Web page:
Allen, responding to the above statement: "The word Sheol is simply the =
    grave, nothing more, nothing less."

       Bob's comment: Allen is quite incorrect on this point, as any careful =
    exploration of the uses of "Sheol" in the OT will demonstrate. I =
    recommend the article on "Sheol" in John McKenzie's Dictionary of the =
    Bible, p. 800-801.

    Allen: "Granted, you can find some early Christians who adopted the =
    pagan Greek and
    Roman concepts of immortality of the soul. The Catholic Church is =
    for "christianizing' all kinds of pagan beliefs and theology. But just
    because some did doesn't make it right or Biblical. We don't make our
    choices of theology based on what others have or have not believed =
    Rather, we believe what we believe because the Holy Spirit leads us, if =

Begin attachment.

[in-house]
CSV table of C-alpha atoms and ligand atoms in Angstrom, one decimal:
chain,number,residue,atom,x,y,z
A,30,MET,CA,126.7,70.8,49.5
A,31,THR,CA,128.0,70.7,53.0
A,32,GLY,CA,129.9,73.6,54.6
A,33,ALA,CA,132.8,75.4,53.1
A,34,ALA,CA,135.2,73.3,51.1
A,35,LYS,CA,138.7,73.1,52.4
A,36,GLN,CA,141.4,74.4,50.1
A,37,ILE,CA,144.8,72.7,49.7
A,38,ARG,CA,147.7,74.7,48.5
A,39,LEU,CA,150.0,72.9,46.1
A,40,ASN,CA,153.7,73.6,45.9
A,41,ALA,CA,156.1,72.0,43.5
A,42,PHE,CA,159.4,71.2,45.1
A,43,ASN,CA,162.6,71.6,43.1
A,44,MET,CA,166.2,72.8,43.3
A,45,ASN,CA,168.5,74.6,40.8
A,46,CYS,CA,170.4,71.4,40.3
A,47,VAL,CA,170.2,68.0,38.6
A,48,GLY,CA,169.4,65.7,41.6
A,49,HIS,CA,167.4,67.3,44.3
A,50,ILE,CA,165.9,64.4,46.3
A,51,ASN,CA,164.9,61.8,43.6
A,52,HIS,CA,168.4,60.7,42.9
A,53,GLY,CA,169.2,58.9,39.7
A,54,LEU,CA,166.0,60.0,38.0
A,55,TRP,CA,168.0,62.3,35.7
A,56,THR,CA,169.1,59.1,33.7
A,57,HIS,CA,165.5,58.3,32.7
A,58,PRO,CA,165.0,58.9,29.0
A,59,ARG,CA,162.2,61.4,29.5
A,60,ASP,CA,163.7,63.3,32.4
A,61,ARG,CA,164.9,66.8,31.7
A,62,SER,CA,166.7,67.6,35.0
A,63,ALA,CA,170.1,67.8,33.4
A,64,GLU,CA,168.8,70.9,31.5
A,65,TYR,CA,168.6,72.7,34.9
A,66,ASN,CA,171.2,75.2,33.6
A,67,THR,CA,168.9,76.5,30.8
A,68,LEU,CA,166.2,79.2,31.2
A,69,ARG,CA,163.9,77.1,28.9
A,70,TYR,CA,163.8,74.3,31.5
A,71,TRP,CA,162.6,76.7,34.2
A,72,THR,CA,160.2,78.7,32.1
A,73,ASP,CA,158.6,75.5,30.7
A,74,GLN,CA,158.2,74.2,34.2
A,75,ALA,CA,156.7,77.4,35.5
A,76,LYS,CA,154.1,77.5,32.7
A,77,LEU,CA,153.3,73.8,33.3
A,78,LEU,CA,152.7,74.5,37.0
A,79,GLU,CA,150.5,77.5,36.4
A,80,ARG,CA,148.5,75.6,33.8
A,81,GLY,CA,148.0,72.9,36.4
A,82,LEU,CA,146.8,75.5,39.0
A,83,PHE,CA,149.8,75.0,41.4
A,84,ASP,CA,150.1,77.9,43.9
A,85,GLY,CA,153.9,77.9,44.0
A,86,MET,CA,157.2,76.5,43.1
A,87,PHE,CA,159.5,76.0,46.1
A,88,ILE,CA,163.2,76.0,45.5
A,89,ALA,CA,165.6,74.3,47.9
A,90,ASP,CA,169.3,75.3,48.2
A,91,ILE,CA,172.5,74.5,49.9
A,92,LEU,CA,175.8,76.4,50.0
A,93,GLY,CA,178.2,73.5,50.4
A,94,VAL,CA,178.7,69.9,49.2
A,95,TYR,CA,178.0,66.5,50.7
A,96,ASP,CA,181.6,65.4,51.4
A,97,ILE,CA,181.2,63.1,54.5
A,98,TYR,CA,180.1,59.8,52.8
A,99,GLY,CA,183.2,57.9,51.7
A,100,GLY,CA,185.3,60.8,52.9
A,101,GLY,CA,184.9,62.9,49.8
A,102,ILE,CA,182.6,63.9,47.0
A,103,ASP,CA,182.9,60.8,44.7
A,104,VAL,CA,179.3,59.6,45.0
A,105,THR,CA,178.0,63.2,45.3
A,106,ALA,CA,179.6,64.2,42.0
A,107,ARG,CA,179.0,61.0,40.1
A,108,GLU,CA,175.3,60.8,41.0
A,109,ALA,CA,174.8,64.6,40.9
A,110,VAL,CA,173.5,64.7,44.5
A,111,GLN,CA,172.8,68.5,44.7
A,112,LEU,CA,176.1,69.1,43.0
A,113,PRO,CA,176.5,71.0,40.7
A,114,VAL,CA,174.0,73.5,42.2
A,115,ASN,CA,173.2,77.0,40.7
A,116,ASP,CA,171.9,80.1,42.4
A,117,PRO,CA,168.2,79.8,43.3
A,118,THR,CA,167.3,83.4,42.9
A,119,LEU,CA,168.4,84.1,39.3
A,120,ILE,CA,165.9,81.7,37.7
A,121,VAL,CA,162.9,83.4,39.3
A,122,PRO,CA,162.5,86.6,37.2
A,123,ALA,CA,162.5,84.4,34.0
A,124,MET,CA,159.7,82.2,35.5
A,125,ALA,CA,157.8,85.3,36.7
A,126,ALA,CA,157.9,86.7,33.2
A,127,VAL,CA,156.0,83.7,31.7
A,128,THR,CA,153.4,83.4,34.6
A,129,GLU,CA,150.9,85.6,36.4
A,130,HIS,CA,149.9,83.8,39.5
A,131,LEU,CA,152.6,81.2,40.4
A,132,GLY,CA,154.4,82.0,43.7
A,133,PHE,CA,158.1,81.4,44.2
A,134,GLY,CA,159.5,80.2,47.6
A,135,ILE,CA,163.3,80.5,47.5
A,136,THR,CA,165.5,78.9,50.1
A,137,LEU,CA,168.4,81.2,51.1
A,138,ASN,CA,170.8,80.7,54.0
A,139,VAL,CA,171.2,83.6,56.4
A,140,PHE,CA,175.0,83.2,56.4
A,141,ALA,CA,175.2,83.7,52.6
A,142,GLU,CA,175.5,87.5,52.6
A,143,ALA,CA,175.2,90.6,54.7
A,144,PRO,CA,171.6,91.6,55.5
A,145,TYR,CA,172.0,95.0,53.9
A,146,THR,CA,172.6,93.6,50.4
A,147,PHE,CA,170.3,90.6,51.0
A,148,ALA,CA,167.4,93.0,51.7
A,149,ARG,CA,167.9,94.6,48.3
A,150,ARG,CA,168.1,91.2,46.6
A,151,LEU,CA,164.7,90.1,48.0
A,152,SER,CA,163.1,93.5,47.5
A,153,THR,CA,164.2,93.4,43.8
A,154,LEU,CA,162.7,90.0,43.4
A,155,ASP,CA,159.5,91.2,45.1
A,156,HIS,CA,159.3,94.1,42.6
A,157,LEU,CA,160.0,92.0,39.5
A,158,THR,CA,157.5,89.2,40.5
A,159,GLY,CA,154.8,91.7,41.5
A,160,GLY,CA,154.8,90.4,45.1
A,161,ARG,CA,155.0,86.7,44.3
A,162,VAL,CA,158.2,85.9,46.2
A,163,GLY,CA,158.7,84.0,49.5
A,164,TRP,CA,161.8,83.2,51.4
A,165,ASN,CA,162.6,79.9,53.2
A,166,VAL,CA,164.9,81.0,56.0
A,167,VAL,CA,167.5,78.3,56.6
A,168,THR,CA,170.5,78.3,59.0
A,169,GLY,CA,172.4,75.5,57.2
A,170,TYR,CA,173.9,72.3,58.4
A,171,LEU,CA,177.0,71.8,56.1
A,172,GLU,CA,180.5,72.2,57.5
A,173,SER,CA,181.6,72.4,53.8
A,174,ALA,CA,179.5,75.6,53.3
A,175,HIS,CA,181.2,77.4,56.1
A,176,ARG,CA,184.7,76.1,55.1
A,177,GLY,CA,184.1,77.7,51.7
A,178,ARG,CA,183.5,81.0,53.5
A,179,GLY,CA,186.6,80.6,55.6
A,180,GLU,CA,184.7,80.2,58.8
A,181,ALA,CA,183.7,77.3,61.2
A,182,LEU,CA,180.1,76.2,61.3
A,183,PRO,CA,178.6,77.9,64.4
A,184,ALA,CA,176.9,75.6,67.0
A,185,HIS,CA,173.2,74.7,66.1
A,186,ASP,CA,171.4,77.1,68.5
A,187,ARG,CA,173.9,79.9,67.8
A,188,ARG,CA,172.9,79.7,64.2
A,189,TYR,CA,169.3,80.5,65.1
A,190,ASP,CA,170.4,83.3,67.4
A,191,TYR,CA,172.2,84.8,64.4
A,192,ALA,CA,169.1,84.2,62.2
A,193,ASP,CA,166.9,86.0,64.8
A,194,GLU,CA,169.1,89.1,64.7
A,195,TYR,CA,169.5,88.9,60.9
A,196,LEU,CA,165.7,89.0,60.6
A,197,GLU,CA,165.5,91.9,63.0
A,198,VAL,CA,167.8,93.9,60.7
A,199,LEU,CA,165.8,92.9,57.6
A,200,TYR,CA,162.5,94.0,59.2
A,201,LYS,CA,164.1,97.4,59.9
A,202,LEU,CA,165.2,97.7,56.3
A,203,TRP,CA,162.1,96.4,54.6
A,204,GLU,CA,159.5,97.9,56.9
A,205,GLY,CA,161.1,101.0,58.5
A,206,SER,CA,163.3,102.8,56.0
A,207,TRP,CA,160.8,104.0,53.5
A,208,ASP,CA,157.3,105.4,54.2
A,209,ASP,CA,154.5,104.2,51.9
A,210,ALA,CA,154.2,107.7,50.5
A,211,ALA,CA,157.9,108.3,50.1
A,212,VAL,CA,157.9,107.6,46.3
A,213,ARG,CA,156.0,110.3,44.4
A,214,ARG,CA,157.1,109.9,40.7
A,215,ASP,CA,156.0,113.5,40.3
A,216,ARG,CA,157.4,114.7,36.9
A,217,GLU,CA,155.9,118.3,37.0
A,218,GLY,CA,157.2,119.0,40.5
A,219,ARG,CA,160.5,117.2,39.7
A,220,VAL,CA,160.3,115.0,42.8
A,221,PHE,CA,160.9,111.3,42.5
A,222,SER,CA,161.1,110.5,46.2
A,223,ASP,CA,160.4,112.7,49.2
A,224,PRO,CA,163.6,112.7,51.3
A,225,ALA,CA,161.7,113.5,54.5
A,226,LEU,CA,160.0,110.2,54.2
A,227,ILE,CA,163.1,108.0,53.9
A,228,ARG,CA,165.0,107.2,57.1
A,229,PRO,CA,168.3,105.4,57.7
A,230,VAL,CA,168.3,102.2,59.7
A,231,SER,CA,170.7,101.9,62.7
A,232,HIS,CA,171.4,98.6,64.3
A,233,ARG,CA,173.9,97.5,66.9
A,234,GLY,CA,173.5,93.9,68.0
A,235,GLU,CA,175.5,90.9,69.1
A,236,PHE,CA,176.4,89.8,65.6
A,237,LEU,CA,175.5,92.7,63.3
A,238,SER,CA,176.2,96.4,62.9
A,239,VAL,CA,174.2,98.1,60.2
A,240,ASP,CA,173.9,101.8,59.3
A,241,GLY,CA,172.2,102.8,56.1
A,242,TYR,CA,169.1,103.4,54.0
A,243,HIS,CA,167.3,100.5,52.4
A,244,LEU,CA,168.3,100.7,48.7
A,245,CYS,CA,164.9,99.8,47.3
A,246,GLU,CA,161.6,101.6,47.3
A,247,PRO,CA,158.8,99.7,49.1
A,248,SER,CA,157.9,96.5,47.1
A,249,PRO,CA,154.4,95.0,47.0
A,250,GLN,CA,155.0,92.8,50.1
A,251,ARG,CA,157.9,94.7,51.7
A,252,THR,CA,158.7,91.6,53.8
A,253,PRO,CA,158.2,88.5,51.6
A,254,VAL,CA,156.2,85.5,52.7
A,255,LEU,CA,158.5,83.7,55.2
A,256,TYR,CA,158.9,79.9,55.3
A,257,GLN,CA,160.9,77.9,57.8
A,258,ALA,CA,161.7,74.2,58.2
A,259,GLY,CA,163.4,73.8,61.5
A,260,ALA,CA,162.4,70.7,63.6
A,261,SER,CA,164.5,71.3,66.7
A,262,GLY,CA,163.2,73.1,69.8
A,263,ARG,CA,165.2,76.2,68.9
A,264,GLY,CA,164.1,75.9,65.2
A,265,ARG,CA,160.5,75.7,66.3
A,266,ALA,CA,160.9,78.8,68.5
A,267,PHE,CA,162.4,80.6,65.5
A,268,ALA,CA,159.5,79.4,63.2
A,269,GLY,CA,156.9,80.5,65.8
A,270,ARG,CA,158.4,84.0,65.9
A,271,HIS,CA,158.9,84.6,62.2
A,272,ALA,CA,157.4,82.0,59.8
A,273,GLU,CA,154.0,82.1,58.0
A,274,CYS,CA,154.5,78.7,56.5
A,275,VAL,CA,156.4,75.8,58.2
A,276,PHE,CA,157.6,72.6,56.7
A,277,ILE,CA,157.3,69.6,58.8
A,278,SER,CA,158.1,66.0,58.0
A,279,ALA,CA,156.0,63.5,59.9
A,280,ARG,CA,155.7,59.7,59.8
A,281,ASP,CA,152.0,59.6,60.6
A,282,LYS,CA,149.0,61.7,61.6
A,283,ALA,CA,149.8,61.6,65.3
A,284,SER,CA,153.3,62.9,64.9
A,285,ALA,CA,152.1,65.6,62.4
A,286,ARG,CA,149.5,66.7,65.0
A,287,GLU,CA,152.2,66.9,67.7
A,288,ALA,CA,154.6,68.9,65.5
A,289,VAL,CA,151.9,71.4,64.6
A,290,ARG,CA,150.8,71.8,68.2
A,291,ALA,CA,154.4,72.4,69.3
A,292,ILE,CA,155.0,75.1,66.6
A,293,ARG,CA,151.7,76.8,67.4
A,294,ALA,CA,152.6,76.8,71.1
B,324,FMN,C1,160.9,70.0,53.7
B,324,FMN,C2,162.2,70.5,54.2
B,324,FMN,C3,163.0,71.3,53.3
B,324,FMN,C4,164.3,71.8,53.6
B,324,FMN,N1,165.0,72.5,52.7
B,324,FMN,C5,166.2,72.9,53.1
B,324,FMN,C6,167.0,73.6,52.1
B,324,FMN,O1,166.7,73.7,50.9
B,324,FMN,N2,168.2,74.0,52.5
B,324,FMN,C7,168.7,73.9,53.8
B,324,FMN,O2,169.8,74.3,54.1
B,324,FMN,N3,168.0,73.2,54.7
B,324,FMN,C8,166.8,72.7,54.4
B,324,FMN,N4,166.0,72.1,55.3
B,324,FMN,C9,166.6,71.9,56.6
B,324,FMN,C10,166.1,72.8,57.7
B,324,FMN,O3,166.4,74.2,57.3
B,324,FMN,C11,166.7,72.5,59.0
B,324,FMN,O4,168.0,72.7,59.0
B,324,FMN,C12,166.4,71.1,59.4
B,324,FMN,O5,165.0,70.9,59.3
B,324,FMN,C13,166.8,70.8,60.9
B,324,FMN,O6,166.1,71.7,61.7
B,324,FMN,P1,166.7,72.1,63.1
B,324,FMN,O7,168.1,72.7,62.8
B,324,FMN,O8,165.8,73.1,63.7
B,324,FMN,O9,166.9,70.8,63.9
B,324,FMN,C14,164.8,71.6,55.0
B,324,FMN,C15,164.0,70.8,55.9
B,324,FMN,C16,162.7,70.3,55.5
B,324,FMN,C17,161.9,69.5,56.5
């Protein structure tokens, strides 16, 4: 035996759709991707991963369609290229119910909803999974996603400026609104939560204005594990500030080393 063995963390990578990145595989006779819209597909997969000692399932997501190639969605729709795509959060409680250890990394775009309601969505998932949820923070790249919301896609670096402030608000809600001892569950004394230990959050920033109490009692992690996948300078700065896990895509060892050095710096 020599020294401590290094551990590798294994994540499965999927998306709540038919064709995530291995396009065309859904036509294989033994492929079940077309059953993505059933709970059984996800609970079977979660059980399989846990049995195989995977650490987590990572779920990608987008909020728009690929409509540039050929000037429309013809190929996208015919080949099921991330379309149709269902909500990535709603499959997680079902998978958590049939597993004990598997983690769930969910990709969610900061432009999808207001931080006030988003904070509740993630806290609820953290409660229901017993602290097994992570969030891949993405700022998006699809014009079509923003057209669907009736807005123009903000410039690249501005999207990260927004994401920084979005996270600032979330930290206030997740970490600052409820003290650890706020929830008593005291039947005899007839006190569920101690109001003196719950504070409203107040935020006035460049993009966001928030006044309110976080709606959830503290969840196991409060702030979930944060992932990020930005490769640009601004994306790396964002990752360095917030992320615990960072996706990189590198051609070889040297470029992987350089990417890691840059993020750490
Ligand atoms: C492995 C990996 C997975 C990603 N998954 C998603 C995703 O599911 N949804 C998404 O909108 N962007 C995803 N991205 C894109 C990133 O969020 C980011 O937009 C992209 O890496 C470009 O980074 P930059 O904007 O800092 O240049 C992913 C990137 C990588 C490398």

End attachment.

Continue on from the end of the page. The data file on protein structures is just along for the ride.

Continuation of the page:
let him, to understand what the Bible says."

    When I see "the Catholic Church" my error detector immediately gets =
    turned on. I should say, rather, that the Christian populace has =
    "christianized" over the centuries many local customs and beliefs =
    originally practiced in native cults (I don't mean this word =
    pejoratively). But there is a difference between "peasant Christianity" =
    and "official Christianity." Often the official Church has worked to =
    purge and eliminate such local customs and beliefs, as the Roman church =
    did with Ireland's Celtic Christianity in the 11th and 12th cent., not =
    with the greatest success. One shouldn't be so quick to blame "the =
    Catholic Church" for these practices and beliefs.

    And from Allen's posting of the same day: "Re: Inerrancy"

         Allen: "I am not so certain that the HS leads everyone to the =
    beliefs they hold.
    Rather, they often hold their position because of traditions. I will
    provide an example from an area I am familiar with -- the =
    issue. Upon who authority does that Catholic church claim its =